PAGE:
From Barbie to Taylor Swift – why are men so afraid of girls?

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It’s a tough line to walk. How to dismiss the Barbie movie as a dumb movie about a dumb doll, while justifying your outsize, grown-man anger over a movie about, well, a doll?

Some right-wing media commentators outraged by the film have attempted to thread the needle, with limited success. US conservative media personality Ben Shapiro said the quiet part out loud when he videoed himself conflagrating a Barbie doll in protest, while denouncing the movie as woke, feminist dreck. Most men of his ilk at least attempt to disguise their contempt for the feminine; he wears his so openly it provokes him to pyrotechnics.

Barbie’s realm is huge in scale.

The film has excited strong emotions, and it would be silly to focus on the negative ones. Mostly, it has given joy, as anyone who has a girl in their life will know. There is a reason for the ongoing fascination girls have with Barbie.

When she was invented in 1959, the only dolls girls previously had to play with were baby dolls, which cast them as mothers. Barbie promoted her human owner to boss of a realm, and as the movie illustrates, Barbie’s realm is huge in scale.

In our house, it includes a Dream House with pool (accessed via a slippery dip from the top floor), a boat, a campervan, a school, a playground, a Corvette and an ambulance. Barbies live full and mostly happy lives there. They are subject to occasional calamities, but receive prompt medical attention.

The population is as varied as Barbie populations get. We have some fuller-figured Barbies, (which is to say, normal-figured Barbies), plenty of ethnic diversity, and a wheelchair Barbie. Counter-intuitively, the latter is more agile than her peers – she is the only one with jointed knees.

In the movie, as in life, Ken is an accessory who is paid little notice. Perhaps the outrage of Ben Shapiro and his brethren comes from the fact that while they have an intensity of emotion around Barbie, Barbie herself, and the girls who play with her, have no such intensity around Ken – masculinity’s sole representative and avatar in Barbieland.

Ken is occasionally roped in for a wedding, or perhaps flung into the campervan for a holiday, but he’s not key personnel, a theme the movie explores to hilarious and poignant effect. It is a confronting vision, I suppose, to see a world represented in which your gender is relegated to a low-status accessory.

This, in case my irony isn’t heavy enough, is a common experience for females who have consumed any popular or high culture, pretty much since humans began daubing hunting scenes on cave walls. Barbie is already one of the 100 highest-grossing films of all time, and the highest grossing film ever made by a female director.

Perhaps it will form a tipping point in which the producers of blockbusters realise that the traditionally female, or even the outright girlish, is capable of garnering huge audiences if treated with artistic respect.

Ken – not key personnel. Credit: Warner Bros

Indeed, the Barbie movie is only one example of the great flowering of Girl Culture we are witnessing at the moment.

Not so long ago, women’s soccer in this country was barely noticed by the sports establishment, or by sports fans. When it was, the players were ogled openly by the men who wrote about them.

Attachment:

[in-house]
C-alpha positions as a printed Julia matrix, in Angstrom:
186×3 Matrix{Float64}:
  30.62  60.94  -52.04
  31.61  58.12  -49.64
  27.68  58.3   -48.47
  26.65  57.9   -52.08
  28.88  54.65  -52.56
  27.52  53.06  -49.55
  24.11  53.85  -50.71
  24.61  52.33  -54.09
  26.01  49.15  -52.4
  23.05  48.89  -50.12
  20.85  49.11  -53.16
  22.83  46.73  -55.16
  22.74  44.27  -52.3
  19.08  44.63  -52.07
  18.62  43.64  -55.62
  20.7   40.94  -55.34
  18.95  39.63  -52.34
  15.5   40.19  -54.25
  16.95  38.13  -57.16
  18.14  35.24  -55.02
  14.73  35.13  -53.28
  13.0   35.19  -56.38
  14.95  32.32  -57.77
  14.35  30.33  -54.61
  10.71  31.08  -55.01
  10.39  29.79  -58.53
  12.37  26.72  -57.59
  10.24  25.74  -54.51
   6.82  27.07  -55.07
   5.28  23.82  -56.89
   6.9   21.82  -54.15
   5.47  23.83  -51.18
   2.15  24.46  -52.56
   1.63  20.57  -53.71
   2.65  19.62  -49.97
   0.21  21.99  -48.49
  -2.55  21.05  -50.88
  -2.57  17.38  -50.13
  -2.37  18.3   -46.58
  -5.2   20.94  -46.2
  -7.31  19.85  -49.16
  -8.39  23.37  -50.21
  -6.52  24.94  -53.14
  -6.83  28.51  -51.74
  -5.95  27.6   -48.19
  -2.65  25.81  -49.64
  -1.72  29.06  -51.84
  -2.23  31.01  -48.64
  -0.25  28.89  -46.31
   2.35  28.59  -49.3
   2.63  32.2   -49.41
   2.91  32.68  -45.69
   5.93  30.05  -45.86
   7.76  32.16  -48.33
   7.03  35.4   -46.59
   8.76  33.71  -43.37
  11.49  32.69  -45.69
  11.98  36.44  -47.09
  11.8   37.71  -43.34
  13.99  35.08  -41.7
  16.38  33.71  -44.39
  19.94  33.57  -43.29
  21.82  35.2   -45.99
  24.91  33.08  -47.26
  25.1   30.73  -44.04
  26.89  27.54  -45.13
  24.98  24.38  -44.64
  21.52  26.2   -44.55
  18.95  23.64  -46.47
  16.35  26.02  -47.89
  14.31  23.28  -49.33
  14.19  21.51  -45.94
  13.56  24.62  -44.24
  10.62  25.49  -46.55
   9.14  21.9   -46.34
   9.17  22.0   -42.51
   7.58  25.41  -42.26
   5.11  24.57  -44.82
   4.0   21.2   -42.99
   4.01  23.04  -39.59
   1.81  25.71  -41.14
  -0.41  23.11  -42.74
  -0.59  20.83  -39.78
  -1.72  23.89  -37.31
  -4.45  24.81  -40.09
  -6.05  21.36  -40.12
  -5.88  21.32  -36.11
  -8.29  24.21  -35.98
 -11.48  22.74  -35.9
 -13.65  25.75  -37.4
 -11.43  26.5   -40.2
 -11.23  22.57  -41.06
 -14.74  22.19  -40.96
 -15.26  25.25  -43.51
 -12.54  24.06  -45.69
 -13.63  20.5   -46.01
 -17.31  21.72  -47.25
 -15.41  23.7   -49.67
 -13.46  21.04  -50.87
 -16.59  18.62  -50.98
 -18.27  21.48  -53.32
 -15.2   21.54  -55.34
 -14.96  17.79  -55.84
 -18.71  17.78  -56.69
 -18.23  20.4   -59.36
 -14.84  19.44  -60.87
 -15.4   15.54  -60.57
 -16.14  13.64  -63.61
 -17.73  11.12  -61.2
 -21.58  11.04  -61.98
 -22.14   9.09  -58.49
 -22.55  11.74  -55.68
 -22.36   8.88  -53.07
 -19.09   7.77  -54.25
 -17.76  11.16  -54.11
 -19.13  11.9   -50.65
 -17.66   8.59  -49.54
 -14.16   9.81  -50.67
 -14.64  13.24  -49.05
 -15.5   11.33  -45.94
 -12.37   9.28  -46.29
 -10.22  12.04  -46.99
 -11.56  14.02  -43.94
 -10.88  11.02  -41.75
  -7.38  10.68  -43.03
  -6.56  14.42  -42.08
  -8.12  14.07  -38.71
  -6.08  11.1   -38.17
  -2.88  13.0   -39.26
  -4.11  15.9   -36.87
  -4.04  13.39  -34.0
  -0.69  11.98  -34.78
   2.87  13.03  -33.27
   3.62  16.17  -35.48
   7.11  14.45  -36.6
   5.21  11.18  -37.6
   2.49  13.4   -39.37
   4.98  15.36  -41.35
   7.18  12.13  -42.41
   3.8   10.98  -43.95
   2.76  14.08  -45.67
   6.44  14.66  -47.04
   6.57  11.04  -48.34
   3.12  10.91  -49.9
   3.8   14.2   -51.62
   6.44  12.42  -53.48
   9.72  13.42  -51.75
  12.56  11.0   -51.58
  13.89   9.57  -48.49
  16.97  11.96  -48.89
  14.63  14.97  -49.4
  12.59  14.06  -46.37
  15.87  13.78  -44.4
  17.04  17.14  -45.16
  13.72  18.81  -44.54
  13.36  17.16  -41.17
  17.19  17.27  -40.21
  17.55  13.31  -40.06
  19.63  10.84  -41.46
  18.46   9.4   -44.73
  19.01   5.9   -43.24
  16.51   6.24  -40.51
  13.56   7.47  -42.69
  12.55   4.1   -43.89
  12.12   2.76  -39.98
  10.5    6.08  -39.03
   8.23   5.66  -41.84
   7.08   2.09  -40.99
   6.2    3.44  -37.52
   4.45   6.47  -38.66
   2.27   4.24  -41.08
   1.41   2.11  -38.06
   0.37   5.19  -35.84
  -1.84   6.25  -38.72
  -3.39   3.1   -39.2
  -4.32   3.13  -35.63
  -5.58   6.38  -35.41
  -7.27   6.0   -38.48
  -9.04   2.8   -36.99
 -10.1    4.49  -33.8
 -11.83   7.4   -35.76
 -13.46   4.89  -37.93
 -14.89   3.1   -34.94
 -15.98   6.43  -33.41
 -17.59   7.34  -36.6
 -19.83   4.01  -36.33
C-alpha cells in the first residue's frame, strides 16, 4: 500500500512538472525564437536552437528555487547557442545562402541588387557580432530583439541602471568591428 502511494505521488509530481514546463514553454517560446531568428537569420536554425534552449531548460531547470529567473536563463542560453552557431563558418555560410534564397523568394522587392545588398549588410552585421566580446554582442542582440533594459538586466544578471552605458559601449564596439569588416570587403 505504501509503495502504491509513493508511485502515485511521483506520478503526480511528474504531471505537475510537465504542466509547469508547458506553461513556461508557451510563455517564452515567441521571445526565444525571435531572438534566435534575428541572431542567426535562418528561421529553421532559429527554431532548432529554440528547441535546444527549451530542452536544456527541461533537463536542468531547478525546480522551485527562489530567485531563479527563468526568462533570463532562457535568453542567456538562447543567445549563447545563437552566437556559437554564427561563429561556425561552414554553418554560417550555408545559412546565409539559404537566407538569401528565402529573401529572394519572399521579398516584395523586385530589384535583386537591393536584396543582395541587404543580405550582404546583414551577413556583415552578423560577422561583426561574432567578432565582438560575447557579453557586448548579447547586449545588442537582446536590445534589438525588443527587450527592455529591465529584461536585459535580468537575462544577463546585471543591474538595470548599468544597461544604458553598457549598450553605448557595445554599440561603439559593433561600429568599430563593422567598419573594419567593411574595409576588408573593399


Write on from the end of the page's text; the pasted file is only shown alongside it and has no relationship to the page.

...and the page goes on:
Now the Matildas have become national sweethearts, with Prime Minister Anthony Albanese promising (Bob Hawkeishly) that he will declare a public holiday if they win the World Cup. This week Albanese paid tribute to the “inspiration” the Matildas are giving Australians, “particularly to young girls and young women”.

The Matildas, astonishingly athletic and utterly no-nonsense in their approach to the game, are a gift. They are so fuss-free they make the Australian cricket team, both rugby codes and the AFL look like drama-ponies of the highest order.

Their victory against Canada was the result of a team in true synergy, each player working to better the others. And through the Matildas, many women and girls are experiencing for the first time what it’s like to enthusiastically follow a team – to pore over detailed stories on calf injuries and speculate on the fate of coaches, to break off conversation to check results while you’re out to dinner or at the pub.

“Is this what it feels like to be a man?” a woman of my acquaintance recently wondered aloud.

Maybe? Whatever, it feels good.

Likewise, the frenzy recently experienced by anyone attempting to get tickets for Taylor Swift’s upcoming Australia tour. If Barbie is the queen (princess?) of girldom, then Swift is its sage. The 33-year-old singer has been the locus of huge misogyny during her entire career, beginning with the scrutiny of her love life, and carrying through to contemptuous dismissal of her (superlative) songwriting.

In 2022, Damon Albarn, frontman of the band Blur, asserted during an interview with the LA Times that Swift “doesn’t write her own songs” and that co-writing “doesn’t count”. Tell that to McCartney and Lennon. Swift hit back, outraged, and said she does indeed write her own songs, and her close musical collaborators came to her strong defence.

In fact, Swift’s music chronicles the intensity, self-doubt, defiance and joy of girldom with such excellence she has literally been compared to Shakespeare by a noted Shakespearean scholar.

One is left with the impression that her detractors are too distracted by Swift’s subject matter to appreciate the music. And it never seems to occur to them, or to any of the commentators threatened by the great Girl Culture renaissance, that if they don’t like the movie, or the music, or the team, they can simply avoid it, and keep their opinions to themselves while the girls dance, sing and play.

Jacqueline Maley is a columnist.

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